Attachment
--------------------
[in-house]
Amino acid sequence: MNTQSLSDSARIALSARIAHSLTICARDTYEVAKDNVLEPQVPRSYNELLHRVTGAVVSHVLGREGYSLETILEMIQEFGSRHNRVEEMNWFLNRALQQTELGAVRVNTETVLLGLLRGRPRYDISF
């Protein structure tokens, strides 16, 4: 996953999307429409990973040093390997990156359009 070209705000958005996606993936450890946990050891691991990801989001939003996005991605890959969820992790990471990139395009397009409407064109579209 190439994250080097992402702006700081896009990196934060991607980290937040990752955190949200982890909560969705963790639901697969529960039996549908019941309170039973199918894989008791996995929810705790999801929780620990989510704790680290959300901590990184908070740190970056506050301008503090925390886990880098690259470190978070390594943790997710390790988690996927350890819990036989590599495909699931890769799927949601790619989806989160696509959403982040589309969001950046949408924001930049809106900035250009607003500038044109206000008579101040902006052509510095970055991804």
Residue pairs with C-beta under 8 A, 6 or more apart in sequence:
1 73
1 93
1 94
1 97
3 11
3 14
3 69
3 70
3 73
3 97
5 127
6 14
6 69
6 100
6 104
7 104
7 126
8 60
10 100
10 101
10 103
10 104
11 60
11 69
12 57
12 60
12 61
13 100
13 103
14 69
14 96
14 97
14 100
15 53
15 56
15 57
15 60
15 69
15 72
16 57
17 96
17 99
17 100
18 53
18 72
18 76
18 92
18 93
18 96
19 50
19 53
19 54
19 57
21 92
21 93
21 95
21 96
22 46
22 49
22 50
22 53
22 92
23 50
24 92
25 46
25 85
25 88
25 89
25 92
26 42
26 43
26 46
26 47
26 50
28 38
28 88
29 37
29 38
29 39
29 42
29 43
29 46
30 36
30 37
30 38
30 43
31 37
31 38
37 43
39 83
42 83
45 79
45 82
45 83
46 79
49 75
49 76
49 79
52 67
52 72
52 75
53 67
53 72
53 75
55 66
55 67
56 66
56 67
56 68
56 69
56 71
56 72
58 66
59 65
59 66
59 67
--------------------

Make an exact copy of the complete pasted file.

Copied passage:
[in-house]
Amino acid sequence: MNTQSLSDSARIALSARIAHSLTICARDTYEVAKDNVLEPQVPRSYNELLHRVTGAVVSHVLGREGYSLETILEMIQEFGSRHNRVEEMNWFLNRALQQTELGAVRVNTETVLLGLLRGRPRYDISF
């Protein structure tokens, strides 16, 4: 996953999307429409990973040093390997990156359009 070209705000958005996606993936450890946990050891691991990801989001939003996005991605890959969820992790990471990139395009397009409407064109579209 190439994250080097992402702006700081896009990196934060991607980290937040990752955190949200982890909560969705963790639901697969529960039996549908019941309170039973199918894989008791996995929810705790999801929780620990989510704790680290959300901590990184908070740190970056506050301008503090925390886990880098690259470190978070390594943790997710390790988690996927350890819990036989590599495909699931890769799927949601790619989806989160696509959403982040589309969001950046949408924001930049809106900035250009607003500038044109206000008579101040902006052509510095970055991804």
Residue pairs with C-beta under 8 A, 6 or more apart in sequence:
1 73
1 93
1 94
1 97
3 11
3 14
3 69
3 70
3 73
3 97
5 127
6 14
6 69
6 100
6 104
7 104
7 126
8 60
10 100
10 101
10 103
10 104
11 60
11 69
12 57
12 60
12 61
13 100
13 103
14 69
14 96
14 97
14 100
15 53
15 56
15 57
15 60
15 69
15 72
16 57
17 96
17 99
17 100
18 53
18 72
18 76
18 92
18 93
18 96
19 50
19 53
19 54
19 57
21 92
21 93
21 95
21 96
22 46
22 49
22 50
22 53
22 92
23 50
24 92
25 46
25 85
25 88
25 89
25 92
26 42
26 43
26 46
26 47
26 50
28 38
28 88
29 37
29 38
29 39
29 42
29 43
29 46
30 36
30 37
30 38
30 43
31 37
31 38
37 43
39 83
42 83
45 79
45 82
45 83
46 79
49 75
49 76
49 79
52 67
52 72
52 75
53 67
53 72
53 75
55 66
55 67
56 66
56 67
56 68
56 69
56 71
56 72
58 66
59 65
59 66
59 67